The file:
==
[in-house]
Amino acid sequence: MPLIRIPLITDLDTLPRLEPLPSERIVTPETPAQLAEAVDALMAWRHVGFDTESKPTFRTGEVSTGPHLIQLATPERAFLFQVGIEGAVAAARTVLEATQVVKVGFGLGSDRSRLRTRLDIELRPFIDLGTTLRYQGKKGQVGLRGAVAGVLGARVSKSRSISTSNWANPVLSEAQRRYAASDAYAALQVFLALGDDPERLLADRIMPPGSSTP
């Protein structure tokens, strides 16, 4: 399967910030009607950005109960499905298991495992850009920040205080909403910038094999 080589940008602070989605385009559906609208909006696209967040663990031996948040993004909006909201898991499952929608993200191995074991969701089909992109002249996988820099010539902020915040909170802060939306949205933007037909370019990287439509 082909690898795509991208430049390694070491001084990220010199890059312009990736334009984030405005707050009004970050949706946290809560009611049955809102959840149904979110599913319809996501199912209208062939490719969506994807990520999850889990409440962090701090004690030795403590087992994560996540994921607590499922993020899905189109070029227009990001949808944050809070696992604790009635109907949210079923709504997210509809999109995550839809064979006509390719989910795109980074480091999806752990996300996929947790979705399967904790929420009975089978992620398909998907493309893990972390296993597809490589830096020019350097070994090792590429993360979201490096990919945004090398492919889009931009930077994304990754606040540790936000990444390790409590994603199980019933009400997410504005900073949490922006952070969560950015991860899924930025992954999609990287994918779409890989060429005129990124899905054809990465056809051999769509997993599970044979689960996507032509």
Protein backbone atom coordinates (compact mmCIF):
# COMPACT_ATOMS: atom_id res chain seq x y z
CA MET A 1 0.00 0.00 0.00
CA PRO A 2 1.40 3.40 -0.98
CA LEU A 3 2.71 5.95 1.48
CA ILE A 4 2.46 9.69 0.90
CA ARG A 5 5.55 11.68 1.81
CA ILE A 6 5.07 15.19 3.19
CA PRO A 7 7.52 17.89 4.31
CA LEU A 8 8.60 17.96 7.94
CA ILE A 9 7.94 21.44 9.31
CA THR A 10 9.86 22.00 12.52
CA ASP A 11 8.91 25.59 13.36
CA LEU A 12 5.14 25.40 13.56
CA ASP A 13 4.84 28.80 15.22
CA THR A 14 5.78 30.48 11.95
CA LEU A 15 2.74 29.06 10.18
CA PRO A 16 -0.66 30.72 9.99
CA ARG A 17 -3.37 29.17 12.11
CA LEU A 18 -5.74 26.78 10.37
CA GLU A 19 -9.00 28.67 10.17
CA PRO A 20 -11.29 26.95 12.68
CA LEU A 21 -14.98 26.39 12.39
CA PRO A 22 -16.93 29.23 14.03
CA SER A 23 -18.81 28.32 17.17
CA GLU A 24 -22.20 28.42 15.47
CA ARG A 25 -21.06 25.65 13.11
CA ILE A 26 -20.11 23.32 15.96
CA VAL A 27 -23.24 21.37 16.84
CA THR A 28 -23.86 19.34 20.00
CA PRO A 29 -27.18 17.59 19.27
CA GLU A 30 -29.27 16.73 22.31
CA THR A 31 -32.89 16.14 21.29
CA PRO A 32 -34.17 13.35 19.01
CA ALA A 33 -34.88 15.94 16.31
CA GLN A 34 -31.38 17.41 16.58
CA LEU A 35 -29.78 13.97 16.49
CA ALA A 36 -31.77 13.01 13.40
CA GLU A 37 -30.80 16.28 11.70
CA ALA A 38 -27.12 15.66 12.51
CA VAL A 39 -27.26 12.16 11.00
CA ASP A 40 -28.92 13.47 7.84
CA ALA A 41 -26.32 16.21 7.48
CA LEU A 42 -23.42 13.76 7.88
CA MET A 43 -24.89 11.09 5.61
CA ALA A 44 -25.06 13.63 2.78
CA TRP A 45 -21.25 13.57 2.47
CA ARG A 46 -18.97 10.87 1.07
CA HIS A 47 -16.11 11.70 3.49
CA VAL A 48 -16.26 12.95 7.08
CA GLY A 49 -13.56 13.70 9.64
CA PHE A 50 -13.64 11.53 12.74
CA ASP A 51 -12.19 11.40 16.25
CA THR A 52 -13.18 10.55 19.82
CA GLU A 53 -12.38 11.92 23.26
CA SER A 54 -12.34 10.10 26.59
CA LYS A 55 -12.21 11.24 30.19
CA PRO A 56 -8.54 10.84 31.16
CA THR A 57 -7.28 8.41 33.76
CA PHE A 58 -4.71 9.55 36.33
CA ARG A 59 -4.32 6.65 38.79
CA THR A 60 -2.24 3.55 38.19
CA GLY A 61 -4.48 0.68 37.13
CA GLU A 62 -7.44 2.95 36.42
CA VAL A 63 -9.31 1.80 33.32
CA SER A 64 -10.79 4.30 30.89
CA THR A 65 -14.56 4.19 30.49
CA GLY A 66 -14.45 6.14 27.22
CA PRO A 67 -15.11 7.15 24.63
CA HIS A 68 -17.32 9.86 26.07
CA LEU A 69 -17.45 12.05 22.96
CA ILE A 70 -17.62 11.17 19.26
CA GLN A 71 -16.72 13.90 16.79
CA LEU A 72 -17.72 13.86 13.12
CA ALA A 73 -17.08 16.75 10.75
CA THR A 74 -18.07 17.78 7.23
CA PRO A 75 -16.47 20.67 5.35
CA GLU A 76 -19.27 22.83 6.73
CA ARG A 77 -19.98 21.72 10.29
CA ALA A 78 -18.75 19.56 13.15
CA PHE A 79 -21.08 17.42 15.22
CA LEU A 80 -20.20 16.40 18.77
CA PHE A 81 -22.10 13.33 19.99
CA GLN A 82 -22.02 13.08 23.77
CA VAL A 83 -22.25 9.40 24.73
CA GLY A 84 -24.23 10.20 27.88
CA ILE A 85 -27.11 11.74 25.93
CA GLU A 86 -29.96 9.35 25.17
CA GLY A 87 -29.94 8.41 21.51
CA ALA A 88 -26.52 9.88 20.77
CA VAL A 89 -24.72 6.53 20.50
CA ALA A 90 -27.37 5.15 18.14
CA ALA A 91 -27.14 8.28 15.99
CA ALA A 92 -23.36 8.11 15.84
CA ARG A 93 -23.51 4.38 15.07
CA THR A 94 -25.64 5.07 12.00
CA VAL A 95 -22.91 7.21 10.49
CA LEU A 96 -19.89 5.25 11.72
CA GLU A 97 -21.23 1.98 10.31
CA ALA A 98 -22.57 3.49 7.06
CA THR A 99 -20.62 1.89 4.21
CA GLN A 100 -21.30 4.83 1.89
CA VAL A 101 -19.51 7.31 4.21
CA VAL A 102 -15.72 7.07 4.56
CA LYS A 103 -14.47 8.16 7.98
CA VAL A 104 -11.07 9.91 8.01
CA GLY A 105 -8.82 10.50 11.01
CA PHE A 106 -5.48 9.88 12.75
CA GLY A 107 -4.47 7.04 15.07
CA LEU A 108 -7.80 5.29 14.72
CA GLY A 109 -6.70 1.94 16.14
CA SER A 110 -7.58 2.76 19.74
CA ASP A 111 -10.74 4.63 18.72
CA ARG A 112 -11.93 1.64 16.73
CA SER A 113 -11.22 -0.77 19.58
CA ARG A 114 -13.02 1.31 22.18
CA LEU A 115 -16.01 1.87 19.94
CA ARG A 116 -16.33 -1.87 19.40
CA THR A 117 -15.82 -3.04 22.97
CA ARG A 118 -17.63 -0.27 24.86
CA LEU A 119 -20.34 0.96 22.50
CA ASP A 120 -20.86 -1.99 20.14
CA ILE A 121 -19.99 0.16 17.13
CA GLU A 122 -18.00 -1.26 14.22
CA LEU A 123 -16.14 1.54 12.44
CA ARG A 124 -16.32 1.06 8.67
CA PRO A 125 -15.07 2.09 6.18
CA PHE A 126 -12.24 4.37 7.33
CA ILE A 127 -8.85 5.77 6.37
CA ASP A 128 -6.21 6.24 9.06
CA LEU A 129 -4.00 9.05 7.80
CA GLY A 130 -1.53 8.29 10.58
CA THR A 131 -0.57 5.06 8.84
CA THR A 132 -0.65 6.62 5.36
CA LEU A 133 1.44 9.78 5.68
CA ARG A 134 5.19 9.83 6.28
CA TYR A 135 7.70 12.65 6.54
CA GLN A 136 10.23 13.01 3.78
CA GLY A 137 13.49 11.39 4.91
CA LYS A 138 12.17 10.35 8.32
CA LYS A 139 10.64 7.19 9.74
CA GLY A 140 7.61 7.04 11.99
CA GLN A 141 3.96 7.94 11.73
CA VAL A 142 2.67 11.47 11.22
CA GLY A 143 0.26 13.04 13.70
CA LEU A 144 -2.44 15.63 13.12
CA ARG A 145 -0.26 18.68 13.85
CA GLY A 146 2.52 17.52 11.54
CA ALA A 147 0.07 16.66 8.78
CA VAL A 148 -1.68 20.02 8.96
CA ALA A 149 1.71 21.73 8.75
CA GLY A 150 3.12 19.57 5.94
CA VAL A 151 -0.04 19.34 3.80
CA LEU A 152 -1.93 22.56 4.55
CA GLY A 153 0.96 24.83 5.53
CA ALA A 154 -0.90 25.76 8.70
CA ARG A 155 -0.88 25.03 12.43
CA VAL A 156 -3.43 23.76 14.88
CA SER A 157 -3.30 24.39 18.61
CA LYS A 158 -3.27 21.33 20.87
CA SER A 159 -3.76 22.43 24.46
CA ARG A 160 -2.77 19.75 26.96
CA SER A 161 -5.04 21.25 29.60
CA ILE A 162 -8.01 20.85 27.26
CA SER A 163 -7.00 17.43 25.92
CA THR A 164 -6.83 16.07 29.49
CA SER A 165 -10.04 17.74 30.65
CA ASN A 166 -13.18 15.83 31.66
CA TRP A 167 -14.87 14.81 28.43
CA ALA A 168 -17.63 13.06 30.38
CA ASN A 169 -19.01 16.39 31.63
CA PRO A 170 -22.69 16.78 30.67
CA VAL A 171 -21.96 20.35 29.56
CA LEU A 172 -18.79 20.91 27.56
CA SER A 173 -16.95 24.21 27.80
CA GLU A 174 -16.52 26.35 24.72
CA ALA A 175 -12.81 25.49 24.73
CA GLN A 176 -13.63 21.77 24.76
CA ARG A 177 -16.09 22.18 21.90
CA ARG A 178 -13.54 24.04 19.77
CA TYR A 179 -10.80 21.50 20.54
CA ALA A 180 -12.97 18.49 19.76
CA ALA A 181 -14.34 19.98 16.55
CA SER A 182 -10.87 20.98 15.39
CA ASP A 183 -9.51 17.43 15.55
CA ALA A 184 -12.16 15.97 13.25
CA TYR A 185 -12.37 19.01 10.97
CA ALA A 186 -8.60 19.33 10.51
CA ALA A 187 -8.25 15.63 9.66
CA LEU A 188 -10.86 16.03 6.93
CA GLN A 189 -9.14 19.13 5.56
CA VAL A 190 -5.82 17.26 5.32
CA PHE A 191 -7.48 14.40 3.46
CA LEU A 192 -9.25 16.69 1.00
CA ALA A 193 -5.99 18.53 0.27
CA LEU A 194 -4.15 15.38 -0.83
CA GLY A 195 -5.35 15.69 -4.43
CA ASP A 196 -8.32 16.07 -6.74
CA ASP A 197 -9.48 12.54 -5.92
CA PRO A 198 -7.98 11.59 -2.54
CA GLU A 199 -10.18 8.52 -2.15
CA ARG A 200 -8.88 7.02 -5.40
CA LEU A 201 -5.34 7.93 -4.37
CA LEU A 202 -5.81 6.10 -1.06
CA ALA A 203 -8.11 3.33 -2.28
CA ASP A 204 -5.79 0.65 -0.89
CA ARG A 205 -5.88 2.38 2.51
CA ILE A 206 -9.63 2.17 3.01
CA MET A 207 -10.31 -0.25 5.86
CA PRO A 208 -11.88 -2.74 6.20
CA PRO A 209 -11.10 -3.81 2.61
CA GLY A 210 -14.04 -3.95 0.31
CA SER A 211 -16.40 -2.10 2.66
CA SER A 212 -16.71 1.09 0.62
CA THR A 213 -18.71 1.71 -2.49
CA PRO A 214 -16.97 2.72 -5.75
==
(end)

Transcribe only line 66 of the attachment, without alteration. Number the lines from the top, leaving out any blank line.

CA GLY A 61 -4.48 0.68 37.13